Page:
Ann Arbor Public Schools board of education regular meeting/committee-of-the-whole (July 18, 2012): The AAPS school board met Wednesday to plan its annual retreat, and to take care of a small amount of business. The board will meet on Aug. 1 from 3-9 p.m. at a location yet to be determined – to evaluate its own processes, and set goals for the 2012-13 school year.
In planning for the retreat, the board discussed its support for moving the district to a zero-based budgeting system, a goal of AAPS superintendent Patricia Green. Trustees also suggested discussing student performance measures, as related to both superintendent evaluation and the possible restructuring of teachers’ compensation to include merit pay.
The one item of regular business conducted at the July 18 meeting was to renew the district’s membership in the Michigan High School Athletic Association (MHSAA).
Board chair Deb Mexicotte also confirmed at the meeting that she’ll be seeking re-election in November. Dale Leslie, a former local businessman, has also filed for election to that seat – the only one open this cycle on the seven-member board.
Mexicotte opened a discussion on the board’s upcoming retreat, usually held in the summer. She noted that the board has typically met annually to evaluate its effectiveness, set goals for the year, and keep the board and superintendent’s work in alignment. The board goals then become regularly updated items on the board’s agenda over the year, she noted.
Retreat Planning: Agenda
At the July 18 meeting, Mexicotte led the board through a discussion to set the agenda for this year’s retreat. She suggested the board should conduct its annual self-evaluation using a survey tool that has already been distributed to board members. She told her board colleagues that the tool is the same one trustees used at the end of the superintendent search last year. “We should have the results of both surveys in front of us on August 1,” she said, “and we can talk about how this last year has gone.”
Out of the board’s 2011 retreat had come the idea of creating a “committee of the whole” to replace two previous committees consisting of three trustees each. Those were the planning and performance committees. The board met for the first time as a single committee of the whole on Nov 2, 2011, and voted officially on Nov. 16, 2011 to continue the new committee structure by amending board policy. The board has been operating with the single committee of the whole since that time.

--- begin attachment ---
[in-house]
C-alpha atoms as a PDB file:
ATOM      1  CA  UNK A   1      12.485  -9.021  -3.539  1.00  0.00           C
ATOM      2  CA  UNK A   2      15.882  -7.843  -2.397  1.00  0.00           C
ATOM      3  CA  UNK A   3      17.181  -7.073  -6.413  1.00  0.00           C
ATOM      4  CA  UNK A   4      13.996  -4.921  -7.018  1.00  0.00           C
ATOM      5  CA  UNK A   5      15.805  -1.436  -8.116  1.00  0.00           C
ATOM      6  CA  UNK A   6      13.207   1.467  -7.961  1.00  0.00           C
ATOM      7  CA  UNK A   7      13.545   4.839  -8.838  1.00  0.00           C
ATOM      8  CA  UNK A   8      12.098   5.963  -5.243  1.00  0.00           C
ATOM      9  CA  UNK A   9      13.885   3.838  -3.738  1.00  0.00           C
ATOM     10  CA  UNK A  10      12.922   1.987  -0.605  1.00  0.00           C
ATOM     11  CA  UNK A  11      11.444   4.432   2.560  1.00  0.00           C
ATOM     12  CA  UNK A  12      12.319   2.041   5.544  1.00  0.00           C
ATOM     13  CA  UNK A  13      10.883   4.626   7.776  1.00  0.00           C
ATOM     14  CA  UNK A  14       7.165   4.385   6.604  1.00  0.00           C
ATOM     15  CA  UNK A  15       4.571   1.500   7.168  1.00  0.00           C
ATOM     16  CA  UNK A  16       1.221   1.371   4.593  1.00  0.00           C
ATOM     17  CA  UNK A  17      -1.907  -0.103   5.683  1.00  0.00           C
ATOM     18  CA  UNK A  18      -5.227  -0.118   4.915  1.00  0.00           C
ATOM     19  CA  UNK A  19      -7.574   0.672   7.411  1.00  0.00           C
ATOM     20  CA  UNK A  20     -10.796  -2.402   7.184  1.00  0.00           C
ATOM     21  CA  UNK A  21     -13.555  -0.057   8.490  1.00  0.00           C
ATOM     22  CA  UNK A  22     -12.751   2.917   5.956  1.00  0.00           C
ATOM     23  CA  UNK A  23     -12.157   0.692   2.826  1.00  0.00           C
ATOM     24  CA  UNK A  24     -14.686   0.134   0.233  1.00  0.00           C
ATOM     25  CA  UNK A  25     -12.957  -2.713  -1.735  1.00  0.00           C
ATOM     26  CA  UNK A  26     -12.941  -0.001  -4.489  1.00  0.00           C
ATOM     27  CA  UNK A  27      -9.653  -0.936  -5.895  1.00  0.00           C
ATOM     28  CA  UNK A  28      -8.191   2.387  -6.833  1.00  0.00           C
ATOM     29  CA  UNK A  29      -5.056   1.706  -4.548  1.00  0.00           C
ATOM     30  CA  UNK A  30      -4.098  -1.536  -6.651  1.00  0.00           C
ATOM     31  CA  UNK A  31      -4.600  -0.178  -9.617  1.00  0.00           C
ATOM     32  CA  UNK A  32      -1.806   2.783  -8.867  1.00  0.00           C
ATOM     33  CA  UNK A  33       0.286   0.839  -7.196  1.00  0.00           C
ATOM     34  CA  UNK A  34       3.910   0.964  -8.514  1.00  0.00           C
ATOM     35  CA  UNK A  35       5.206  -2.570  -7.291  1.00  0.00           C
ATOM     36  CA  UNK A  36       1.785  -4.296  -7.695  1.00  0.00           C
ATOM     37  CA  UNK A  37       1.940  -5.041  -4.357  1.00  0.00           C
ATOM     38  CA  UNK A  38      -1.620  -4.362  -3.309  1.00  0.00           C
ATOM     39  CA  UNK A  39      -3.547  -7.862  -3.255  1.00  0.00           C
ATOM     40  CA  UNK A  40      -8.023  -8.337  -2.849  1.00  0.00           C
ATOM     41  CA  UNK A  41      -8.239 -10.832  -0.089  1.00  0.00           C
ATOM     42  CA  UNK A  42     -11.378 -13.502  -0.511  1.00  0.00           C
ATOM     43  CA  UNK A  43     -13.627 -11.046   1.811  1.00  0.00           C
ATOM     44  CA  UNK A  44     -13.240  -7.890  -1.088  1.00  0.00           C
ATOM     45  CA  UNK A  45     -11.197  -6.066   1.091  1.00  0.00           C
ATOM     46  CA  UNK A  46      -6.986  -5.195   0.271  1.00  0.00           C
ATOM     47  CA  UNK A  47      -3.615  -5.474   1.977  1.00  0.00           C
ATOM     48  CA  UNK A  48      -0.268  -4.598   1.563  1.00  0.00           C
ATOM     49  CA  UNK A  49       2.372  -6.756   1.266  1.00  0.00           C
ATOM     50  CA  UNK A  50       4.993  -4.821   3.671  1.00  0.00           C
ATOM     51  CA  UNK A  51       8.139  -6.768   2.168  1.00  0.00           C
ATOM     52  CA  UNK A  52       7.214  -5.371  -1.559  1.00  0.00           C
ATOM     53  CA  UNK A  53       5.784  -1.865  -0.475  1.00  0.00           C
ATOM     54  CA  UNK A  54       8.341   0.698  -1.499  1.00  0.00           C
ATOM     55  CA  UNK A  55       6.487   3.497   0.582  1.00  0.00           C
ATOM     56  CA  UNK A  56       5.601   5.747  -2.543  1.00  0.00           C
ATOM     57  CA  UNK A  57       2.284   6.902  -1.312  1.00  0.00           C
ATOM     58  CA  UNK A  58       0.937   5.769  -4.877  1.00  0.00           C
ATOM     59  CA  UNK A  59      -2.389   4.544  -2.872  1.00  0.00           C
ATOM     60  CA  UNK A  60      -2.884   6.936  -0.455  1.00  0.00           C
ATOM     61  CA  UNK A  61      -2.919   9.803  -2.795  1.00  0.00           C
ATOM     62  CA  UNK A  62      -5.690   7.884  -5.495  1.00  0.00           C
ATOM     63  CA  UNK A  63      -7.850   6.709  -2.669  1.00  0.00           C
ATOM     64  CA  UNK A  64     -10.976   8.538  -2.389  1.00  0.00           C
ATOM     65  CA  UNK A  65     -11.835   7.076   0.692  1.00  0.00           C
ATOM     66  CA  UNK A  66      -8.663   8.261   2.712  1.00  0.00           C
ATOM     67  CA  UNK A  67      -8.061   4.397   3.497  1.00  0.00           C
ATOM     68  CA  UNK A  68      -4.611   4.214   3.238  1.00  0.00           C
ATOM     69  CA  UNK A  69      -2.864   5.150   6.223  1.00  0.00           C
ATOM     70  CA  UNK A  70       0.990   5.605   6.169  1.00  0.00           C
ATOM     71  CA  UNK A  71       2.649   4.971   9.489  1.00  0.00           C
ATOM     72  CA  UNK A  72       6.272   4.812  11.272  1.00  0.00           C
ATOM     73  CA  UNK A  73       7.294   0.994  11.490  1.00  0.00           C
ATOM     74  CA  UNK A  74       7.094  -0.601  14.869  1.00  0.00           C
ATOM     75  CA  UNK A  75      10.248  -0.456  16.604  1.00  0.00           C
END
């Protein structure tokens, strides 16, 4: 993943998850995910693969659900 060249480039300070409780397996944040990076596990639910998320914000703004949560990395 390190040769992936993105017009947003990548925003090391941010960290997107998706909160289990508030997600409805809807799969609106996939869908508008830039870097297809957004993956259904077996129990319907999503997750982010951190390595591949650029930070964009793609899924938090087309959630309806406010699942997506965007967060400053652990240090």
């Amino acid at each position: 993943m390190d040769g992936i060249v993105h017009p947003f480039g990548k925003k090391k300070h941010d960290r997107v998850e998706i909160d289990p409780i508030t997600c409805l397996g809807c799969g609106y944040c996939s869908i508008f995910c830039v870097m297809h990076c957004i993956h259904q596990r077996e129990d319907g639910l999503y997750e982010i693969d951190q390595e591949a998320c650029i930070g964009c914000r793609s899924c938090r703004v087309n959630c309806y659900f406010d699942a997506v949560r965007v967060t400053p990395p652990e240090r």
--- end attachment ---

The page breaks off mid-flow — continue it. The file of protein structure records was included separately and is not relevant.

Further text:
Mexicotte said she would like the board to discuss the timing of the retreat, and whether an outside consultant should be hired to facilitate it which has been typical in the past. She invited board members to suggest additional topics for discussion at the retreat – beyond the board evaluation and goal-setting pieces already on the agenda.
Retreat Planning: More Topics
Trustees offered a range of additional topics they would like to have discussed at the August 1 retreat: the budget process and financial planning; superintendent evaluation and data management; incentive alignment around student performance [aka "merit pay"]; and their agenda-setting process.
Retreat Planning: Topics – Zero-Based Budgeting
Trustee Andy Thomas suggested that the board should use the retreat as an opportunity to figure out exactly which discussions need to begin in September to get “an earlier jump on the budget process.” He argued that the district gets “too hung up” on getting revenue numbers from the state before proceeding with budget planning. He said that the district knows it will be short at least $12.5 million next year already – $4.5 million of fund equity that was used for the 2012-13 budget, and a built-in structural deficit of at least $8 million.
Trustee Irene Patalan said she is optimistic that the district will weather the legislative challenges coming out of Lansing. But she ventured that it might be an interesting exercise to try to have a working budget for FY 2013-14 in place by the end of December 2012. Mexicotte noted that tension always exists in the timing for crafting the AAPS budget – between waiting for the information to come out of the state’s spring budget conferences versus the putting together the budget ahead of those conferences. She pointed to the risk of needing to retract proposed budget reductions if they end up not being necessary. She added that rebuilding the budget to use zero-based budgeting – one of Green’s goals when she was hired into the district last year – will “change the dynamic” even more.
By way of a simplified overview, zero-based budgeting contrasts with an incremental approach. Taking an incremental approach assumes the previous year’s budgeted expenditures for some activity as a base for evaluating how much to budget for the coming year – and requires evaluation of the change from that base, up or down, for the planned budget. A zero-based approach takes zero as the reference point, not what has been budgeted historically.